Their startup, LiVi, has an app that shows videos based on your location. “It’s a cross between Uber and Periscope,” Carlos says.

Among the insights they gained during their time at the Founder Institute, according to Carlos: how to protect their intellectual property, the most promising target market and branding advice, to name a few examples.  Now, they also hope to work with the Wounded Warrior Project .

Unlocking the Power of Veteran Entrepreneurs

When I began my entrepreneurial journey about a decade ago, I wanted to make a difference in the world. Being born and raised in Silicon Valley, I witnessed the cutting-edge of innovation and how technology entrepreneurs were positively impacting society. It became abundantly clear that the only way to solve society’s biggest problems was to unlock the power of human potential through innovation and entrepreneurship. Since then, I have made it my mission to proliferate entrepreneurship on a massive scale.

As Director of Operations at the Founder Institute, our team has helped launch over 2,000 startup companies worldwide. Everyday, I experience the front lines of the global startup revolution. Previously, I served as a Staff Sergeant in the California Guard, which allowed me to observe the remarkable correlation between military service and entrepreneurship. Veterans possess an extraordinary depth of character and share the same core values as successful entrepreneurs, such as fortitude, leadership and tenacity. Veterans tend to be savvy business leaders with the ability to execute in rapidly changing, stressful situations. With this in mind, I set out on a mission to unlock the power of veteran entrepreneurs. 

In 2012, I co-founded Vet-Tech, an accelerator focused on finding, developing and funding veteran-led startup companies. To date, we have helped over 100 veteran startups throughout the US with our top twenty portfolio companies having raised $10 million in investment capital.

At Vet-Tech’s genesis, Veteran unemployment was at an all-time high. According the Kauffman Foundation, 100% of net-new jobs in America are created by startups. We thought, “who better to solve the veteran unemployment issue than innovative veteran entrepreneurs?” The veterans we work with are mission driven and desire to continue serving when they leave the military. They stand up to challenges and want to make the world a better place. So why has America and the tech community done such a poor job of harnessing the immense power and drive of veteran entrepreneurs? I knew that if we could successfully tap into this power, we could drive technological and economic change on a massive scale.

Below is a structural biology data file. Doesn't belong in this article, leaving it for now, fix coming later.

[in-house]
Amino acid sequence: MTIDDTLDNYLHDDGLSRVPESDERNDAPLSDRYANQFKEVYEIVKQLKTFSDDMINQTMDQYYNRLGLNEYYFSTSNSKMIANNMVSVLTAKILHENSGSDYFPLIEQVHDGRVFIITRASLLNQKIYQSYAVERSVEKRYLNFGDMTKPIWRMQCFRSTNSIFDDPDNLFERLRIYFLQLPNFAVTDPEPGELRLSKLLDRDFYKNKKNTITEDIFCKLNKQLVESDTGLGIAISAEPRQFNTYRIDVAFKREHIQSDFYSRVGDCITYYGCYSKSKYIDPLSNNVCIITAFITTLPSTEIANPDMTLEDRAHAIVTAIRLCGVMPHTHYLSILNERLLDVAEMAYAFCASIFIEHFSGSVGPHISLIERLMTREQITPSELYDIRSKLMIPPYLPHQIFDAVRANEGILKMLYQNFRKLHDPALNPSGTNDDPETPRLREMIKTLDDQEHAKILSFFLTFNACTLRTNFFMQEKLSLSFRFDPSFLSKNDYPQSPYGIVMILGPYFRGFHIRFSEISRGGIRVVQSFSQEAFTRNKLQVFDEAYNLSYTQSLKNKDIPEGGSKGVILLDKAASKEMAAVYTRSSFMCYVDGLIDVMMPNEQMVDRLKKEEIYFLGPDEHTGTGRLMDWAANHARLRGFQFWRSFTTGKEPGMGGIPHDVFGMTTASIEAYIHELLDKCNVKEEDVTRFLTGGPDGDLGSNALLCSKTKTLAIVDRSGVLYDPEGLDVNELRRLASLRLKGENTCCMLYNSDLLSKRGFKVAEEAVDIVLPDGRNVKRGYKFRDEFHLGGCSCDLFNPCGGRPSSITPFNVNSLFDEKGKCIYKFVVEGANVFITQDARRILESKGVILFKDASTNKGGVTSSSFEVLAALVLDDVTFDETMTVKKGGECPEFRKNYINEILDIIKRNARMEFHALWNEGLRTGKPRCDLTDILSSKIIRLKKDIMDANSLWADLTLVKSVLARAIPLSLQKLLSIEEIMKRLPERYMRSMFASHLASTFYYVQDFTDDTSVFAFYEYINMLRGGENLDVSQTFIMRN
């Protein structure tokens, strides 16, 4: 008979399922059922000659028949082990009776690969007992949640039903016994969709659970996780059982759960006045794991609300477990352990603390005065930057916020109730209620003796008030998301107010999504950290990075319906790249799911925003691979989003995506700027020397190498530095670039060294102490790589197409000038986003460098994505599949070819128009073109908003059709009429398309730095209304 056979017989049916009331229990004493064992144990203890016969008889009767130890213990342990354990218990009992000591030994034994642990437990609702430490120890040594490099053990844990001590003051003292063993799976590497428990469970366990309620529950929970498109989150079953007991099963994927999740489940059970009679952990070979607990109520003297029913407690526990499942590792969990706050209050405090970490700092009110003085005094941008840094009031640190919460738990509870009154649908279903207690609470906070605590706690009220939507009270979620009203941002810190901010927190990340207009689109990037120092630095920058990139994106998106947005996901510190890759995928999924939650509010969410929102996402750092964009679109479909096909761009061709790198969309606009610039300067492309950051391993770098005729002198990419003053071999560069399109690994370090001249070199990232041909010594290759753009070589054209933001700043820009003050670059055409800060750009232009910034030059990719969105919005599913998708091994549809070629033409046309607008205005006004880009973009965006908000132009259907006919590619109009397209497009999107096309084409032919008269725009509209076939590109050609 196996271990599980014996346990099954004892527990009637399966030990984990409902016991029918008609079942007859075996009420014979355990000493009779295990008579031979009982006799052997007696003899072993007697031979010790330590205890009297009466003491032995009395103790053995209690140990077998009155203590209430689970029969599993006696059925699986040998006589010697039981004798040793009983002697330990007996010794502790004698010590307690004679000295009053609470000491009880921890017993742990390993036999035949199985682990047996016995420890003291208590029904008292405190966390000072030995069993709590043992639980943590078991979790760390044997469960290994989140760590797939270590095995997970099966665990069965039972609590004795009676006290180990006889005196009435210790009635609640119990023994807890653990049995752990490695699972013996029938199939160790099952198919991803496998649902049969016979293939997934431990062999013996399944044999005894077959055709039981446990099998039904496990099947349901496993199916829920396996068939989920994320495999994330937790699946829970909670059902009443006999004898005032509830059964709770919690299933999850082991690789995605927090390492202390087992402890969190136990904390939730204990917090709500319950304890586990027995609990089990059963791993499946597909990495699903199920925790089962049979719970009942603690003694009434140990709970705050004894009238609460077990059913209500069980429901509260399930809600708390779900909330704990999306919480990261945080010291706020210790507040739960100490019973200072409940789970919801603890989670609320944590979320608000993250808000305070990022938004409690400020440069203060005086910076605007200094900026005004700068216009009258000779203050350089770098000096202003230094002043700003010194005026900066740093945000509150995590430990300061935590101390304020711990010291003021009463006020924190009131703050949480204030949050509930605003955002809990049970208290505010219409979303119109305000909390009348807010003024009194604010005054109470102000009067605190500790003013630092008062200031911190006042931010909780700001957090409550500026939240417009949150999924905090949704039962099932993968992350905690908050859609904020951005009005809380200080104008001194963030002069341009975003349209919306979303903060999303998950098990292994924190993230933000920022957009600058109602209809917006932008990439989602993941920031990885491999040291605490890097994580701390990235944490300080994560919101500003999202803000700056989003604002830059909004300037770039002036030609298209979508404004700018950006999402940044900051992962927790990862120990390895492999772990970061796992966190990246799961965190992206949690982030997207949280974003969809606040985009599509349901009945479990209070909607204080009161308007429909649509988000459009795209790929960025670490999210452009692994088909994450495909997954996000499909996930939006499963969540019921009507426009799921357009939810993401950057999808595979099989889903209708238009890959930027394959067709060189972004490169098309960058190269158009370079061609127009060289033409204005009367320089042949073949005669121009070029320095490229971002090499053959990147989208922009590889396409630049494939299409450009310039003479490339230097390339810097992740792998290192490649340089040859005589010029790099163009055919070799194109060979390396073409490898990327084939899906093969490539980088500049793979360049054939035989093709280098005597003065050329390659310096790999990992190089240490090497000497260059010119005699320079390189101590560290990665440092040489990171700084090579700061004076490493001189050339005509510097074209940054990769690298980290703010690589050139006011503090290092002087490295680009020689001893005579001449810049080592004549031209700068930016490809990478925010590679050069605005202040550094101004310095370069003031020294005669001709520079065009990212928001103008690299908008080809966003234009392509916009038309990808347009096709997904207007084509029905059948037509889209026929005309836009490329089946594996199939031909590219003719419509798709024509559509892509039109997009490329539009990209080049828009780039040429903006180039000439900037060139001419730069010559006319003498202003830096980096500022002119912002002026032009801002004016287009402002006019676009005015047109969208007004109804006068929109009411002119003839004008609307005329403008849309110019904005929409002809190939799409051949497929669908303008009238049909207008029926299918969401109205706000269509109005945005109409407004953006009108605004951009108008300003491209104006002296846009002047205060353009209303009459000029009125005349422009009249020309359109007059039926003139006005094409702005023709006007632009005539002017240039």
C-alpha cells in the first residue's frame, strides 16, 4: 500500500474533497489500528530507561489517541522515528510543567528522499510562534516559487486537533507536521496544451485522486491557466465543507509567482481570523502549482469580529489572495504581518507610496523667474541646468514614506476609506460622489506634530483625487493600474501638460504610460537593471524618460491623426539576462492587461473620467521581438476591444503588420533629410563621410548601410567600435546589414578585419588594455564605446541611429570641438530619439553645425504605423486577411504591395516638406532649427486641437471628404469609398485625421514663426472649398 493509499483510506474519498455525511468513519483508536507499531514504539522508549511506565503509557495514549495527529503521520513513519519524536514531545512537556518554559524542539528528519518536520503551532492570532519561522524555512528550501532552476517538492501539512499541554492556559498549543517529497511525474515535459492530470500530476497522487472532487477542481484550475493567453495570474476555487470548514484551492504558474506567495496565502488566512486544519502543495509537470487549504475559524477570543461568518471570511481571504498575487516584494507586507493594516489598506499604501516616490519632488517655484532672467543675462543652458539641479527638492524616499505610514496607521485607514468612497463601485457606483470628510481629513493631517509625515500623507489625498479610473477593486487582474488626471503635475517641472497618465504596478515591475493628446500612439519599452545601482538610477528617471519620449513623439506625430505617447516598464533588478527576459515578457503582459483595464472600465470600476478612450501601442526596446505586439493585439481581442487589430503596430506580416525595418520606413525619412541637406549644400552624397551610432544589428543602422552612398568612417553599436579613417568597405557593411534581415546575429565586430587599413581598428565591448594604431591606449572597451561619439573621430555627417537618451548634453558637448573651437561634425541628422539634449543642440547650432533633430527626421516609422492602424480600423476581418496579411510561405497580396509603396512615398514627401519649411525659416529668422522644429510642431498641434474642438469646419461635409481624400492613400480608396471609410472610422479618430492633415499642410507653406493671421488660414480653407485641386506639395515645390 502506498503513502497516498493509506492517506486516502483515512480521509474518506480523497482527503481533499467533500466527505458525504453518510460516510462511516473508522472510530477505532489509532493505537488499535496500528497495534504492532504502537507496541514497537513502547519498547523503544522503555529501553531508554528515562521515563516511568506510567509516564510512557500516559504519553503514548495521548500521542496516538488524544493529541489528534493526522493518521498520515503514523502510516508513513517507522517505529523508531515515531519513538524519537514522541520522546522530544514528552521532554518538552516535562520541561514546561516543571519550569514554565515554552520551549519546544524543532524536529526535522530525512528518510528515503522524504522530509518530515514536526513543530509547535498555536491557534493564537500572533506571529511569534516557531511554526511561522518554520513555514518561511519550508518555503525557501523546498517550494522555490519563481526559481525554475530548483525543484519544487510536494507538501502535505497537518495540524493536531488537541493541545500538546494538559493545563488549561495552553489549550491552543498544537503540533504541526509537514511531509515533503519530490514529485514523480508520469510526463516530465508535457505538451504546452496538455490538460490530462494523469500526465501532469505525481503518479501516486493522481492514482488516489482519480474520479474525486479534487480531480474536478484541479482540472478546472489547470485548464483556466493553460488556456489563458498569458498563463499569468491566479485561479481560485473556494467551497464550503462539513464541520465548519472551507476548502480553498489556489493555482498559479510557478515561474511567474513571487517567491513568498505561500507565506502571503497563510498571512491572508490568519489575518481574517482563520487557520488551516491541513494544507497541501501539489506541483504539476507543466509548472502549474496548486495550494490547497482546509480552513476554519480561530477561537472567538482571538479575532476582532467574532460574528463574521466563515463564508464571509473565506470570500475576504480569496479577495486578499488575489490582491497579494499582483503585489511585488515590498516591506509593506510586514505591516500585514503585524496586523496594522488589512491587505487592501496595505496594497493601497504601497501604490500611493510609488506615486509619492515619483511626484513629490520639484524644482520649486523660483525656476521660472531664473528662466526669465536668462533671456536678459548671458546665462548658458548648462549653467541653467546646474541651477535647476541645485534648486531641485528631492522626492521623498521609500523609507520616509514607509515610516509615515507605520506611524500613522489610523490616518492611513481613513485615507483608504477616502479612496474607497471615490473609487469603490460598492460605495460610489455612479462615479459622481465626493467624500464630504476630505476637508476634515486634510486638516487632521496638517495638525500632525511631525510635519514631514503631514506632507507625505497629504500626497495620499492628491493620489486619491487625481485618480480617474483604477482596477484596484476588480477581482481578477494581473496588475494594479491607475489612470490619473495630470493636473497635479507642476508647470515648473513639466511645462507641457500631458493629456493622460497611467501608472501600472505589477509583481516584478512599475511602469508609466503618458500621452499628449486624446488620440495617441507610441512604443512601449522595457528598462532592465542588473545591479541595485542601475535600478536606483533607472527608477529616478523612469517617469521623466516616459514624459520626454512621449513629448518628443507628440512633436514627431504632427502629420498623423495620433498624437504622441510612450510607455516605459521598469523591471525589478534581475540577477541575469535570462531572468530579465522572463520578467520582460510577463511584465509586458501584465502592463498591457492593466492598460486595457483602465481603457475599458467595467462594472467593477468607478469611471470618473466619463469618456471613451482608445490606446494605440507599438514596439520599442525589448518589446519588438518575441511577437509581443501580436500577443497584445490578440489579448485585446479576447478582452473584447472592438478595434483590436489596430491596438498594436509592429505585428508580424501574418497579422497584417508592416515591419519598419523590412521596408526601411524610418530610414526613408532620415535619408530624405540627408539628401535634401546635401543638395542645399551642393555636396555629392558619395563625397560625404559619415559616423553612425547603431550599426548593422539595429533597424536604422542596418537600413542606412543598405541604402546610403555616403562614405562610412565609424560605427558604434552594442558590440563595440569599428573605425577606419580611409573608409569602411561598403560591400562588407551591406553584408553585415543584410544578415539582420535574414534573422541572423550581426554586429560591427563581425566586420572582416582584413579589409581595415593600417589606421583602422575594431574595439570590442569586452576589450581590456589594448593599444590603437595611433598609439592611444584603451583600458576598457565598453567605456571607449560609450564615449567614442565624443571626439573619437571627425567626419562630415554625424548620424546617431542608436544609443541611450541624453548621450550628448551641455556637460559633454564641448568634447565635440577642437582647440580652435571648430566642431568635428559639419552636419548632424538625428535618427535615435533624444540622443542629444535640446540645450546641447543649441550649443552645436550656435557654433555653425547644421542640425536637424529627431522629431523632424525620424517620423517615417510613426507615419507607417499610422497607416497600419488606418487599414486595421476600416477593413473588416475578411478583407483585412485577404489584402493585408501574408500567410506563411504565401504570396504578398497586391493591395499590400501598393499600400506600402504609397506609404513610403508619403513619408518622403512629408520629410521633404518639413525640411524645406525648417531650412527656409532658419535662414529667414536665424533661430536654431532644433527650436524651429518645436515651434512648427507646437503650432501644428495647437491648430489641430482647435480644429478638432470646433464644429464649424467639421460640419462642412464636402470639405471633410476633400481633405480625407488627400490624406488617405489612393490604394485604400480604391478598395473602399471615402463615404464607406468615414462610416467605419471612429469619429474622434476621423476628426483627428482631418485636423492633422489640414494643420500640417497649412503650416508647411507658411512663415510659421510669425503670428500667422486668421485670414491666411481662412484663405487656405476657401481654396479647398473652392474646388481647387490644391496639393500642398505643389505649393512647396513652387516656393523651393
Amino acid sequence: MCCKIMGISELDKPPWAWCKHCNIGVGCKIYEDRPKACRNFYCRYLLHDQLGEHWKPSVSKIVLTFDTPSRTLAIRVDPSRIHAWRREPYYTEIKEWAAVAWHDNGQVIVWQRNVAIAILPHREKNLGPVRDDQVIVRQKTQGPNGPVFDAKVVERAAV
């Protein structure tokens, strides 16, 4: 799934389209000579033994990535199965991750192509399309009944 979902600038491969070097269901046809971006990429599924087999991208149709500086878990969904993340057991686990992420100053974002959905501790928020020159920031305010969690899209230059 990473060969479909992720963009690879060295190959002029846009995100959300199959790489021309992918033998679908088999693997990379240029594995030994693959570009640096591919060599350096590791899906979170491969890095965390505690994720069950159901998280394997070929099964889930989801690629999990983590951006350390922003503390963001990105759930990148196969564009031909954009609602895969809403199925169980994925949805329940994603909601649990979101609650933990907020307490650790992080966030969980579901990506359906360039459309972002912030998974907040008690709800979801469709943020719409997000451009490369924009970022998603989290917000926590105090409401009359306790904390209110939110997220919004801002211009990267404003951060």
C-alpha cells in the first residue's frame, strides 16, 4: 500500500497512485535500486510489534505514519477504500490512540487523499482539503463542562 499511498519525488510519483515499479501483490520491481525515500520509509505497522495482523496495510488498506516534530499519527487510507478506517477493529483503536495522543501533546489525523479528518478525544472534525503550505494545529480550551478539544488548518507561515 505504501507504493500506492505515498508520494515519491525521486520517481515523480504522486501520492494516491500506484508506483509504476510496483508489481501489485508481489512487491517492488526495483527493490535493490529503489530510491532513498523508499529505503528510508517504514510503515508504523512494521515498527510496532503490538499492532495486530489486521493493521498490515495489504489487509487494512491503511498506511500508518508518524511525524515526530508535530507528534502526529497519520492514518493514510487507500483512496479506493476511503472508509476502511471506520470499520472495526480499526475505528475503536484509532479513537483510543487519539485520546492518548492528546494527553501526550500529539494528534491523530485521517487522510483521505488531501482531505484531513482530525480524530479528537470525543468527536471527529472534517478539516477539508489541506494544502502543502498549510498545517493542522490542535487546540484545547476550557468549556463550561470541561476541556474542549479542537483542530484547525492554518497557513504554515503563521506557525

Today, Vet-Tech is spearheading a brand new initiative with the Founder Institute called “100Vets.” Our mission is to unlock the power of veteran entrepreneurs by empowering 100 Vets each year to build technologies that will change the world. 100Vets is a partnership between Vet-Tech, the Founder Institute and other leading Silicon Valley entrepreneurship organizations that provide veterans with a fast track to success through our 100Vets Fellowship Program which allows them to join the Founder Institute for free. 100Vets Fellows join our vast, national network of startup resources, which includes funding, talent, mentorship, partners and services like product development and pro-bono legal work.

I am proud to say that LinkedIn has been an irreplaceable tool throughout my entrepreneurial journey by connecting me with the national veteran entrepreneur ecosystem. With LinkedIn, I have exponentially expanded my network to include Investors, Entrepreneurs and Corporate Sponsors. LinkedIn has played a direct role in Vet-Tech’s success today.

100Vets is officially launching this summer. I encourage every Veteran supporter to help 100Vets build the “Greatest Generation” of world and business leaders by unlocking the power of veteran entrepreneurs. Please contact me directly on LinkedIn if you are interested in learning more.

@RyanMicheletti #MyLinkedInStory

True Grit and 21 Black Hawks: A Tale of Entrepreneurial Leadership Training

Anthony Garcia, the CEO of Adjacent Applications, a Vet-Tech portfolio company, discusses how his military background has helped him as an entrepreneur in: